The U.S. government is stepping up security measures in response to the March 22 bombings in Brussels as President Barack Obama pledged to do "whatever is necessary" to help bring the perpetrators to justice.
Security will be tightened at airports, rail stations and ports in the U.S. in response to the deadly attacks in Belgium, according to a government official briefed on the plan.
The U.S. Department of Homeland Security is expected to make an announcement late March 22, said the official, who wasn’t authorized to disclose the plans and asked not to be identified.
The stepped-up security includes assigning additional law enforcement personnel to the facilities, the official said. Some of the measures won’t be publicly disclosed because they are classified, according to the official.
Brussels became the latest European city to be targeted in a terrorist attack as three coordinated blasts killed at least 31, injured more than 230 and deepened the sense of crisis across the continent.
Obama, on a visit to Cuba, said the U.S. would support Belgium in bringing those responsible for the March 22 attacks to justice, and called on the world to unite against terrorism.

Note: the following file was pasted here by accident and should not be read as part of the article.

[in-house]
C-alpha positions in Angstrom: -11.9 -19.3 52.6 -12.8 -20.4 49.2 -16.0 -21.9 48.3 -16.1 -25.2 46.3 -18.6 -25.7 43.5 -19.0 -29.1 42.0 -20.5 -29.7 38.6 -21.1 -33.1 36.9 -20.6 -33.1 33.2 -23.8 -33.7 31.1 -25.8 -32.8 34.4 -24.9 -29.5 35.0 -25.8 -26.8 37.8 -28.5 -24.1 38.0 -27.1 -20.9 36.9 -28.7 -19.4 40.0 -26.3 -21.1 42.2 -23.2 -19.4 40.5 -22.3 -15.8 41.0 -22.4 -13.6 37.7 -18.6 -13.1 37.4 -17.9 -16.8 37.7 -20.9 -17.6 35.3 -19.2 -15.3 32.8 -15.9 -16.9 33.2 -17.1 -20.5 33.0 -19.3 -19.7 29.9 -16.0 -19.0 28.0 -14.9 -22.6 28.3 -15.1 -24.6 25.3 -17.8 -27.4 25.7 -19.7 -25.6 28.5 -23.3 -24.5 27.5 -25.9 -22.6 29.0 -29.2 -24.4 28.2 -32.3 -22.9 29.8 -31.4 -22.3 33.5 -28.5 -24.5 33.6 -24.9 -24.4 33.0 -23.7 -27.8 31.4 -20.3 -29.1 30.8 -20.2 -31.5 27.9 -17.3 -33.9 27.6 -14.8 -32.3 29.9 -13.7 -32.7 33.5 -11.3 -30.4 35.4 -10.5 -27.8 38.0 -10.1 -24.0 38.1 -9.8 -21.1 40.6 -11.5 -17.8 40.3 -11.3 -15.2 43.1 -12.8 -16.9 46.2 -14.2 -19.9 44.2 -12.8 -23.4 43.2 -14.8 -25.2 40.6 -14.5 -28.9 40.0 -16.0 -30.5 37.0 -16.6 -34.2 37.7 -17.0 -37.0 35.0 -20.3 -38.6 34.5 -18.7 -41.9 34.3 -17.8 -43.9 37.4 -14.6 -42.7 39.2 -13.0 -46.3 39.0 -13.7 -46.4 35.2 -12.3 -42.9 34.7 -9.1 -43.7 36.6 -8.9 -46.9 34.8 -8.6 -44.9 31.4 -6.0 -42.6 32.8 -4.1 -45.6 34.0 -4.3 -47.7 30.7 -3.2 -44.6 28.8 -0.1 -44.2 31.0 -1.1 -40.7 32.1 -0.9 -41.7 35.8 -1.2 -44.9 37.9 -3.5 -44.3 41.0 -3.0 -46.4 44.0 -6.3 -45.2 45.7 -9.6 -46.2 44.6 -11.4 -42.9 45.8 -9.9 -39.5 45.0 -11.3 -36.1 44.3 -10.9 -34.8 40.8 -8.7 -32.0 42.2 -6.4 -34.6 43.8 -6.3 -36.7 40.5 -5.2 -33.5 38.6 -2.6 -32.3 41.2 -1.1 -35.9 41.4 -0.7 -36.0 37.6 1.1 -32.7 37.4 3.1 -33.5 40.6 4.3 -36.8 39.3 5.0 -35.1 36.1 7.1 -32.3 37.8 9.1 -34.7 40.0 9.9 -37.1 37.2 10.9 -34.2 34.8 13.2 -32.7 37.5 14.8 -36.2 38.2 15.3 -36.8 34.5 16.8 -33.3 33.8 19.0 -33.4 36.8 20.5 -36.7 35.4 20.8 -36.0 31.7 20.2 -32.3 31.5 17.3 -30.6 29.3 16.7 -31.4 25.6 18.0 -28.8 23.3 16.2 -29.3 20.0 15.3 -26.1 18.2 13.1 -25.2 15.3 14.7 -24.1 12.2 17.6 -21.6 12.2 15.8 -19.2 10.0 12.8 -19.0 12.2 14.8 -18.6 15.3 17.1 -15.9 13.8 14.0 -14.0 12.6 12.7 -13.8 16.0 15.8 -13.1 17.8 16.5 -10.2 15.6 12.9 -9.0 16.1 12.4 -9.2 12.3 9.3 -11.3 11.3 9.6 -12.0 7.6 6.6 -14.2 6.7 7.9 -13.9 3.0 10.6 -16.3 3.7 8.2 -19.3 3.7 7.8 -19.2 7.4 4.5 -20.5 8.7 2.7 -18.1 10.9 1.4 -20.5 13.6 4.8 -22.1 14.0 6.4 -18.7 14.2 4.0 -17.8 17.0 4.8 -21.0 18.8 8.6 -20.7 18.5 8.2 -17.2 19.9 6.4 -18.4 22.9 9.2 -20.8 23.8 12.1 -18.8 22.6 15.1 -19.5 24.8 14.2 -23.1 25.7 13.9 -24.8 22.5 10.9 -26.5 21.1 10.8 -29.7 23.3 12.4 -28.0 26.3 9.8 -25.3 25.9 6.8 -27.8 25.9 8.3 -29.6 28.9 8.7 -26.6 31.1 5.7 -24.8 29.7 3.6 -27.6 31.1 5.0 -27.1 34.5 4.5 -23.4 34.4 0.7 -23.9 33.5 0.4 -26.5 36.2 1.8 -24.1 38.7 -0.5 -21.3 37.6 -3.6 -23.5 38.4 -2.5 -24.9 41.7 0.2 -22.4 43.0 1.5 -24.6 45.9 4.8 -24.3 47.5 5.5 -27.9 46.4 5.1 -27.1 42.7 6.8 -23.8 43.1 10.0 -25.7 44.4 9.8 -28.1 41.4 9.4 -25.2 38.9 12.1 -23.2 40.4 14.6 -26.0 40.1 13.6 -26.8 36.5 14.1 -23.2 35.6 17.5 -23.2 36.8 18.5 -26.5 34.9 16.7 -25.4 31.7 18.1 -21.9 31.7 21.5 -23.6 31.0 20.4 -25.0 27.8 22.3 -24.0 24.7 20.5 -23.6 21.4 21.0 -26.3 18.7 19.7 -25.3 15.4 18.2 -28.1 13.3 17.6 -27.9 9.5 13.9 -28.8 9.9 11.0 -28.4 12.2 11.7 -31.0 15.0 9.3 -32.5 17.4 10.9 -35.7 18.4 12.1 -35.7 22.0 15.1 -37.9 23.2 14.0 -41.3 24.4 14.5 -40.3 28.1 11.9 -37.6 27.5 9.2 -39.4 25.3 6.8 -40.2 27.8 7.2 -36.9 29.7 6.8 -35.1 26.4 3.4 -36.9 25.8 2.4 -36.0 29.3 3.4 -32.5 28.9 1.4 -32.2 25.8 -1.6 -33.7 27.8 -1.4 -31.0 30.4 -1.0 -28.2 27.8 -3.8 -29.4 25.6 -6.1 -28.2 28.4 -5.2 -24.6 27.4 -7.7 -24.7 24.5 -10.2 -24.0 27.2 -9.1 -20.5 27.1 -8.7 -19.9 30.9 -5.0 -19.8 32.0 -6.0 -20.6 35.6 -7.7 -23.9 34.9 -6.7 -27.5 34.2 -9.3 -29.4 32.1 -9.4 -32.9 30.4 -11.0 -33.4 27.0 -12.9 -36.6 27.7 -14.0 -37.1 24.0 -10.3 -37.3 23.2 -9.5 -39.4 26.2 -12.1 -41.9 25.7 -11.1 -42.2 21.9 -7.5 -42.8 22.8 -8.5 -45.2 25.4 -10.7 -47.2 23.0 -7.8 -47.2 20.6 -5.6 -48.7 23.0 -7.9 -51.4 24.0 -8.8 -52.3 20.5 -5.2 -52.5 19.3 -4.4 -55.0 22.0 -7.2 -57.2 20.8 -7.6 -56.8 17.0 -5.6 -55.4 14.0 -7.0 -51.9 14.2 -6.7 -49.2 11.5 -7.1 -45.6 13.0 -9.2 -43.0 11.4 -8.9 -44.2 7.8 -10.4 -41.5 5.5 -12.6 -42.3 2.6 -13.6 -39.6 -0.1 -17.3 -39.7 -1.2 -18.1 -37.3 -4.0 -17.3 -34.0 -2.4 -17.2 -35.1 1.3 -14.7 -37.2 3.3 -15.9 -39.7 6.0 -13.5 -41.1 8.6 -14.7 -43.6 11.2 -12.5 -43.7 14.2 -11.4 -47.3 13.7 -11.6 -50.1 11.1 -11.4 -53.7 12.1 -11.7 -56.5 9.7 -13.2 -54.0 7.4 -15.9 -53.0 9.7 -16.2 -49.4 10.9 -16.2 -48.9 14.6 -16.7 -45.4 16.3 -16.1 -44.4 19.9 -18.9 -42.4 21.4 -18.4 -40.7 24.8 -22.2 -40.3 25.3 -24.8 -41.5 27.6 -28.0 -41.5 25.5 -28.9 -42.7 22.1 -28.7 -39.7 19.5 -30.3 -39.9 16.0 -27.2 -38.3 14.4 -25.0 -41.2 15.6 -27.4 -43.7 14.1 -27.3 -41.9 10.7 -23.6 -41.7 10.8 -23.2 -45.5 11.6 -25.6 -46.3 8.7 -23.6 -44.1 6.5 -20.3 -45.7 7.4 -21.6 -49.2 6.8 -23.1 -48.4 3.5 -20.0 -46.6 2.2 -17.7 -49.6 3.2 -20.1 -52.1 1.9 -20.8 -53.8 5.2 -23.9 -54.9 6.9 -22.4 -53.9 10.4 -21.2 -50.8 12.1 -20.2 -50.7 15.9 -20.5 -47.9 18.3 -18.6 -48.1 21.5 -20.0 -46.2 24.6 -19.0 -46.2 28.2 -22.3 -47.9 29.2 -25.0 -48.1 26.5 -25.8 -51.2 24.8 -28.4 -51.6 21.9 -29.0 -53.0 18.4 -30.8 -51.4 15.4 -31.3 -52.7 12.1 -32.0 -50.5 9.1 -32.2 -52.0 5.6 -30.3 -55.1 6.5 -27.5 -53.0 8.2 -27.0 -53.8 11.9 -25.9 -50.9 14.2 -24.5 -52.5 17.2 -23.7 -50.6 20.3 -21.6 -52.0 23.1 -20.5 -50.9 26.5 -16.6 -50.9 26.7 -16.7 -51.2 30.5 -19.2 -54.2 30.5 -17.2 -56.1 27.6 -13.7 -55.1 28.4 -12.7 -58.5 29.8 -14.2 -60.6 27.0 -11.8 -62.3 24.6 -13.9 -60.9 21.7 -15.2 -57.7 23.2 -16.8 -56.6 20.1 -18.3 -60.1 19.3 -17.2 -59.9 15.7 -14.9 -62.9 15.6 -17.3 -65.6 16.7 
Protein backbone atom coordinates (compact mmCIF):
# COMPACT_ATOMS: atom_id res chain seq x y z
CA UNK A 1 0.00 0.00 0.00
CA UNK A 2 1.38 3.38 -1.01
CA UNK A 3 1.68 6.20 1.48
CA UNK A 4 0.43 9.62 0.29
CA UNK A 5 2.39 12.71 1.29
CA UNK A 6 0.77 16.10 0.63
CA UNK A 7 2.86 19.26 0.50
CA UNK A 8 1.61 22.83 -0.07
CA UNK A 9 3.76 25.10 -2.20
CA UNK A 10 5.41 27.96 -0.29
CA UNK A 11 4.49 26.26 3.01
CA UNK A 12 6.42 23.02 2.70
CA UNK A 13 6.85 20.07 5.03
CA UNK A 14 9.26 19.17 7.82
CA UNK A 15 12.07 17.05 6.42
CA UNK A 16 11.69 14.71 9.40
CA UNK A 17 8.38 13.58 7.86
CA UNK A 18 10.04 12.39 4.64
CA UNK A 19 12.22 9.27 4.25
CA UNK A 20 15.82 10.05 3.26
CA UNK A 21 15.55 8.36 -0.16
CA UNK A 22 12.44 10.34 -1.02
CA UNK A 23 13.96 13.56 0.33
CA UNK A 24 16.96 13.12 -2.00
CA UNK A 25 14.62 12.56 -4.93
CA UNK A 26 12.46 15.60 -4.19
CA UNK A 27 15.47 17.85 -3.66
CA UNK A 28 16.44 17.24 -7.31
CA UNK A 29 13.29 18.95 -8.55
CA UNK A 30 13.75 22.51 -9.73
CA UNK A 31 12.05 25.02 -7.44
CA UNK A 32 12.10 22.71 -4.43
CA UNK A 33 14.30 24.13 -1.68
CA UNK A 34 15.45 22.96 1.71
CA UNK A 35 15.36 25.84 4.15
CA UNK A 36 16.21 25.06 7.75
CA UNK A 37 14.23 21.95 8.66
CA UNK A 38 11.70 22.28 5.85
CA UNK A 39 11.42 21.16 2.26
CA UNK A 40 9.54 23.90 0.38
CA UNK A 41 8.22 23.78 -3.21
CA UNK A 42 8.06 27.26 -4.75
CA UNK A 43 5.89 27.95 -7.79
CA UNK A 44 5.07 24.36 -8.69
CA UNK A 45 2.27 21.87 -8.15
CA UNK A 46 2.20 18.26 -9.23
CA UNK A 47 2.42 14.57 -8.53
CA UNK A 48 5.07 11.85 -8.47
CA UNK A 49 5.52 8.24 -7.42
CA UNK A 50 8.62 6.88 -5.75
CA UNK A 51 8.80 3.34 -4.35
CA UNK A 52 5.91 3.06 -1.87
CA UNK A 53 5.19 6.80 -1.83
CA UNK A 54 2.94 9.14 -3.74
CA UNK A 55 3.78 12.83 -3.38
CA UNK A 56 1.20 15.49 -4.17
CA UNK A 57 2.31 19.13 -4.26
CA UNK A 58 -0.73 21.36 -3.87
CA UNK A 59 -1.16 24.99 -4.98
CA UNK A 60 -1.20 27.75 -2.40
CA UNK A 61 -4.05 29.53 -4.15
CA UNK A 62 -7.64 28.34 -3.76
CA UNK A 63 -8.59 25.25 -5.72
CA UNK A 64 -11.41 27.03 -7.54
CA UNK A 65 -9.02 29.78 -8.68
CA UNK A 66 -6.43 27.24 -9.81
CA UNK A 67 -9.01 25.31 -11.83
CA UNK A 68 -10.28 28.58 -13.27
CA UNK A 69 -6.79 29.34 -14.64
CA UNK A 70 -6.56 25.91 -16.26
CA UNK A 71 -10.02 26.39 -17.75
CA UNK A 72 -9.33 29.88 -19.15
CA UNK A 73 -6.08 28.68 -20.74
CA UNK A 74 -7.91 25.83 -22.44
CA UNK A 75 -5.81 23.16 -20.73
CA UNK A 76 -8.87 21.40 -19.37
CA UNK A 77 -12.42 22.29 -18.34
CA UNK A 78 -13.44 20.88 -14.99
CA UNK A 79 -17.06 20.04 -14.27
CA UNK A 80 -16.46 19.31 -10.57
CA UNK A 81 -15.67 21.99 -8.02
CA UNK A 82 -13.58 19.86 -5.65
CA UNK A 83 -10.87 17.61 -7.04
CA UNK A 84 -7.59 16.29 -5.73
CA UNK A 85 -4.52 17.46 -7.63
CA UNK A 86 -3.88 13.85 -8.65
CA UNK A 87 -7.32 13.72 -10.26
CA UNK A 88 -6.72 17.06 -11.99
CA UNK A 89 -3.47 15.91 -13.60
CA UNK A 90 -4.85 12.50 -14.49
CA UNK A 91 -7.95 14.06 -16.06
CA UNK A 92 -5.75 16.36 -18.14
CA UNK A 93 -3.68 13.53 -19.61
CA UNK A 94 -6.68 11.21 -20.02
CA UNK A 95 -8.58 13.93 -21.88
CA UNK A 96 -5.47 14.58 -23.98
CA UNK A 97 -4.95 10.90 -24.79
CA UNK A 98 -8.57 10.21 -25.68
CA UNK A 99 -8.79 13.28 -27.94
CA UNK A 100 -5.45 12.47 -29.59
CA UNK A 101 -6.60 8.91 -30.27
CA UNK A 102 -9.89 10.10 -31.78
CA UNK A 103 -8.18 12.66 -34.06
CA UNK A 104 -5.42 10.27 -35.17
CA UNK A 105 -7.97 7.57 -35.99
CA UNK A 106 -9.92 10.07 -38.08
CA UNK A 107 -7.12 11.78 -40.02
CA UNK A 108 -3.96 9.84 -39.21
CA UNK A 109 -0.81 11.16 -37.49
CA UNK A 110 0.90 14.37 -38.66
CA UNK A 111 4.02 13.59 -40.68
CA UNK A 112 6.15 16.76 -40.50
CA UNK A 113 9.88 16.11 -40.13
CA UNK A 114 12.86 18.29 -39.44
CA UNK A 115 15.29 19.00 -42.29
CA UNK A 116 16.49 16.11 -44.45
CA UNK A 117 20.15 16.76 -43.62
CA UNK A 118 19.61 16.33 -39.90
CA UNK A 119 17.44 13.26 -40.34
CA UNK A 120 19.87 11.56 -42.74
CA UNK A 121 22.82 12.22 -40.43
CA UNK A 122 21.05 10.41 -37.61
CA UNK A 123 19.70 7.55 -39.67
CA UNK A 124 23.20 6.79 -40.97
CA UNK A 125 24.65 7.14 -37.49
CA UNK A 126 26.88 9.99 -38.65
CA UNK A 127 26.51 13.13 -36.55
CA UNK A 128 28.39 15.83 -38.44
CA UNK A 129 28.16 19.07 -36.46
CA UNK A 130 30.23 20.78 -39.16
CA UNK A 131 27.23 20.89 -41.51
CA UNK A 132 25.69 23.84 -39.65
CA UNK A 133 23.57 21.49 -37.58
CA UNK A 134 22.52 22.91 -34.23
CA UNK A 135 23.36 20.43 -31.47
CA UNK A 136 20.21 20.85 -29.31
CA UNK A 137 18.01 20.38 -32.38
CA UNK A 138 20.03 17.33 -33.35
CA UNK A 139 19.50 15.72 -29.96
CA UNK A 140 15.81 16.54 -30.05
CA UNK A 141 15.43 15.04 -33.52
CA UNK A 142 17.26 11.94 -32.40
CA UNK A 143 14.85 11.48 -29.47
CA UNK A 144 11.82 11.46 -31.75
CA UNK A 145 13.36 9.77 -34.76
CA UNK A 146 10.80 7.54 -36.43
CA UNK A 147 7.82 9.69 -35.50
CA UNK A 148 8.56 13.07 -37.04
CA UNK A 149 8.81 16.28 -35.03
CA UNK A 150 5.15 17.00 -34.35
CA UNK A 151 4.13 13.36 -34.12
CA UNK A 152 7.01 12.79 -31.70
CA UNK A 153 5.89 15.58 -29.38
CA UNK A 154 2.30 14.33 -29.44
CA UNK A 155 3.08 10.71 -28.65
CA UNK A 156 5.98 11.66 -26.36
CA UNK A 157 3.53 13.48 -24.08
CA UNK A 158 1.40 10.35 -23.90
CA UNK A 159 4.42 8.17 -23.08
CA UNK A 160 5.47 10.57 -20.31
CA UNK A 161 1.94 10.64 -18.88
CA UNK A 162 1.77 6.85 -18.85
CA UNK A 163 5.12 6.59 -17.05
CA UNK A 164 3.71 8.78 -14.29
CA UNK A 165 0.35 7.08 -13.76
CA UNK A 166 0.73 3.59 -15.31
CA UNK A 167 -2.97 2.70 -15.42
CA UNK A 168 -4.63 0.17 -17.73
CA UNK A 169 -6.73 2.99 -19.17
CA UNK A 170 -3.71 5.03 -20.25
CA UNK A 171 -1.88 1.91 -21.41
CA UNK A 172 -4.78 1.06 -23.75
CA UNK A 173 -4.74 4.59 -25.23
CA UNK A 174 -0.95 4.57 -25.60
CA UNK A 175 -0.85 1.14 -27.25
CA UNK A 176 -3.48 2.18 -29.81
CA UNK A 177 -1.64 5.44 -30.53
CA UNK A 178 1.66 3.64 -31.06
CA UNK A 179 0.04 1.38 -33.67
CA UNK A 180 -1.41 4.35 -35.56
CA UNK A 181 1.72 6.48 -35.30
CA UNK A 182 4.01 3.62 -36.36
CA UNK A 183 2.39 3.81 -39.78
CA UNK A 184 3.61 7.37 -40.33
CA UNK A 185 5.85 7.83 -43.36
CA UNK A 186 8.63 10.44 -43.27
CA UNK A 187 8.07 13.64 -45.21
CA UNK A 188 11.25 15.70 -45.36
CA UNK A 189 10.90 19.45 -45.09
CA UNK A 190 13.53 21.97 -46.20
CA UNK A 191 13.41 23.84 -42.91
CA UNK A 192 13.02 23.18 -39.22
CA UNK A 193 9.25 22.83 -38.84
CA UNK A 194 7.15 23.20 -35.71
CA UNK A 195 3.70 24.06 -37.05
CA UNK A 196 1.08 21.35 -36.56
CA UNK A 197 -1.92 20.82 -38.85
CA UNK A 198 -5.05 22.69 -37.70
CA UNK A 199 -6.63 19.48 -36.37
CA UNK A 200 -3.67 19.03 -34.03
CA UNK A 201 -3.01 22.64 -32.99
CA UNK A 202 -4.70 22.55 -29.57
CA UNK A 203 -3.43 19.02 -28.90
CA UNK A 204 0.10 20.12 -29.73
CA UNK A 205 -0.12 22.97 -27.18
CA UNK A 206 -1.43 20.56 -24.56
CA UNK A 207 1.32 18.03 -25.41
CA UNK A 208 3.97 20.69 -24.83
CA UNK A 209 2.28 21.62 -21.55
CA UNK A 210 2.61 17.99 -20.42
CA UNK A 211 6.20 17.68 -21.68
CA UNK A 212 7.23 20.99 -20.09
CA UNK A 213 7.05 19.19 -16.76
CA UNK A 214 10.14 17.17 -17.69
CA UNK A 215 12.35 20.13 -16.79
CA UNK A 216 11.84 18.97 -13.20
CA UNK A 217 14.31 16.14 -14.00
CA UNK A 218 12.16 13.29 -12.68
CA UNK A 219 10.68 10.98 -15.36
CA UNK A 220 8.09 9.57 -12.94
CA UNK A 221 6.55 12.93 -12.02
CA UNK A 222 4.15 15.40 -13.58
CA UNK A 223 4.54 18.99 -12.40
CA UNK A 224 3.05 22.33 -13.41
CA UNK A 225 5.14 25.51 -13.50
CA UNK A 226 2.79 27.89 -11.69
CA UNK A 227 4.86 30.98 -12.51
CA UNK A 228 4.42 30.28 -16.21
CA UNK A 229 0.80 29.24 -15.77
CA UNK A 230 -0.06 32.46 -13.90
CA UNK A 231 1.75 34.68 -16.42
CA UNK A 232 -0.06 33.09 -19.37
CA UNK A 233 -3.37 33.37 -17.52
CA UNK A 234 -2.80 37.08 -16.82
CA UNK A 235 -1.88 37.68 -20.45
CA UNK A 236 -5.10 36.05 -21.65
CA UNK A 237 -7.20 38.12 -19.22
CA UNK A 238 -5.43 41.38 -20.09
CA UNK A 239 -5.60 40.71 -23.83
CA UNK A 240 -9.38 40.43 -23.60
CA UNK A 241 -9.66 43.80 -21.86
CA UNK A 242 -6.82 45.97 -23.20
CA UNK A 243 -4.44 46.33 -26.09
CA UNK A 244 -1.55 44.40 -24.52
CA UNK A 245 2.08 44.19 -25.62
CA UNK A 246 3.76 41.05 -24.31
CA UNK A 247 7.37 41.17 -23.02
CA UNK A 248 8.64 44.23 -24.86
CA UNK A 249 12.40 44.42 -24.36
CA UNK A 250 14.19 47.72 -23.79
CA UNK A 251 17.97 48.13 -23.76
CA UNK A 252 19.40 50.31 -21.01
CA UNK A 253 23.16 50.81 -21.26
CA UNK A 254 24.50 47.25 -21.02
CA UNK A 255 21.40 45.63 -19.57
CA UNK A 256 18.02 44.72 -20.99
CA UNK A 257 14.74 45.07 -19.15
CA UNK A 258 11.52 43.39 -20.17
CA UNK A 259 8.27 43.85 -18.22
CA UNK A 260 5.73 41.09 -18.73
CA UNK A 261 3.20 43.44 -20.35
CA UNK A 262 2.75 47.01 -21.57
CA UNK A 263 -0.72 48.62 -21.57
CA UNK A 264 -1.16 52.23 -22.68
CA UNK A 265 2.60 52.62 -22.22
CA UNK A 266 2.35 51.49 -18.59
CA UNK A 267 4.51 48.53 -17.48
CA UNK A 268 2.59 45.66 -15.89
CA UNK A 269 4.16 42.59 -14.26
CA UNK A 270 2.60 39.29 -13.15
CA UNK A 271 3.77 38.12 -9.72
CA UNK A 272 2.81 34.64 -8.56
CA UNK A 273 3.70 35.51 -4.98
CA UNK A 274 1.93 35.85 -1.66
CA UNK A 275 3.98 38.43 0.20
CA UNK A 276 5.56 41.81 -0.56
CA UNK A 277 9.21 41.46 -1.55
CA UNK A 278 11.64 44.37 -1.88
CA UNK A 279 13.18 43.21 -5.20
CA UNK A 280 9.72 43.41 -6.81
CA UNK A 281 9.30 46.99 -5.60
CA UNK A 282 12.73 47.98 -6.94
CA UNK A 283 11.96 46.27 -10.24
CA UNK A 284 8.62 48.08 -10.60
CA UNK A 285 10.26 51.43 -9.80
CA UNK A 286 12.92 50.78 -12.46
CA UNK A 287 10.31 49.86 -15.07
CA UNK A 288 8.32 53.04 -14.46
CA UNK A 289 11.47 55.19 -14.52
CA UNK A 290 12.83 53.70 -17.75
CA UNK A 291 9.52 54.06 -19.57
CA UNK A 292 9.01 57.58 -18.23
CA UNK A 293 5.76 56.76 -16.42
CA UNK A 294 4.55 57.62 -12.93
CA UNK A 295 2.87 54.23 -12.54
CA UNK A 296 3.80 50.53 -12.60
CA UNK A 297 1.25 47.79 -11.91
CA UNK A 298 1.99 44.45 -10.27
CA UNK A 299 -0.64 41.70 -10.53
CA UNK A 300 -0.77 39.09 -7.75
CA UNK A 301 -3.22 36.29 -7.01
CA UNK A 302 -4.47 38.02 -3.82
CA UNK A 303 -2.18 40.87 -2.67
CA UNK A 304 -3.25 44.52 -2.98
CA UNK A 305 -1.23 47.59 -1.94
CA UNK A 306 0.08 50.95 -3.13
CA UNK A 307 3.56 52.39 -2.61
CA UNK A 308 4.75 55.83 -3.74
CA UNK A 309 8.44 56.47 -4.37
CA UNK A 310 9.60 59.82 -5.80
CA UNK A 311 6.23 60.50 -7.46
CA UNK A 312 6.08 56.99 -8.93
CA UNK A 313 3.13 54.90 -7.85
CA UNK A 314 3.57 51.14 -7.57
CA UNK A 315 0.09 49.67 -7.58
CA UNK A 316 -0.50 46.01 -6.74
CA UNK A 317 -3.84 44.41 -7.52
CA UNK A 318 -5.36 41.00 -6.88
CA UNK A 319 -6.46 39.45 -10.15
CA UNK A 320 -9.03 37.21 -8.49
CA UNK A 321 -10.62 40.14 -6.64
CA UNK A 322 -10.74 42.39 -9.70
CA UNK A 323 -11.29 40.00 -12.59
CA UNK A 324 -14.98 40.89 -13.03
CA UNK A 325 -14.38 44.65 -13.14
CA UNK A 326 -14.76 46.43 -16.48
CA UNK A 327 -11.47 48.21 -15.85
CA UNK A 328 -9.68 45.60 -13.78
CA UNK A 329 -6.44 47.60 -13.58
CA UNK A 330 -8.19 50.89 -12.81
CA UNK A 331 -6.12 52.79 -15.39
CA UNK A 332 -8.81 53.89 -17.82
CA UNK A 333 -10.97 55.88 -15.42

“We must be together regardless of nationality or race or faith in fighting against the scourge of terrorism,” Obama said at the beginning of a speech in Havana. “The thoughts and the prayers of the American people are with the people in Belgium and we stand in solidarity with them.”
After explosions ripped through the Brussels airport and a subway station on March 22, authorities there went on high alert, and the U.S. embassy advised Americans in the country to shelter in place.
Obama was briefed on the attack by U.S. national security officials, and he spoke with Belgian Prime Minister Charles Michel by phone to offer his condolences. Obama offered assistance in investigating the attacks and bringing those responsible to justice, and pledged the full cooperation and support of the U.S. in the fight against terrorism, the White House said.
The New York City Police Department said it had deployed additional counterterrorism resources to crowded areas and transit locations across the city, and was working with federal authorities to monitor the situation. The transit system in Washington said it was increasing canine sweeps and patrols as a precaution. Both agencies said they weren’t aware of any direct threat to their cities.
The Department of Homeland Security issued a statement saying it was monitoring the situation in Brussels and would take additional security measures if they were needed.
DHS, which oversees agencies including the Transportation Security Administration that handle domestic anti-terrorism activities, is coordinating with its European counterparts, the agency said. Citizens are also encouraged to report any activity they think is suspicious.
Airports, which share responsibility for police and security duties with TSA, also increased their vigilance. Atlanta’s Hartsfield-Jackson International, the world’s largest airport, went on “heightened alert” following the attack, according to a press release. It didn’t specify what steps were being taken.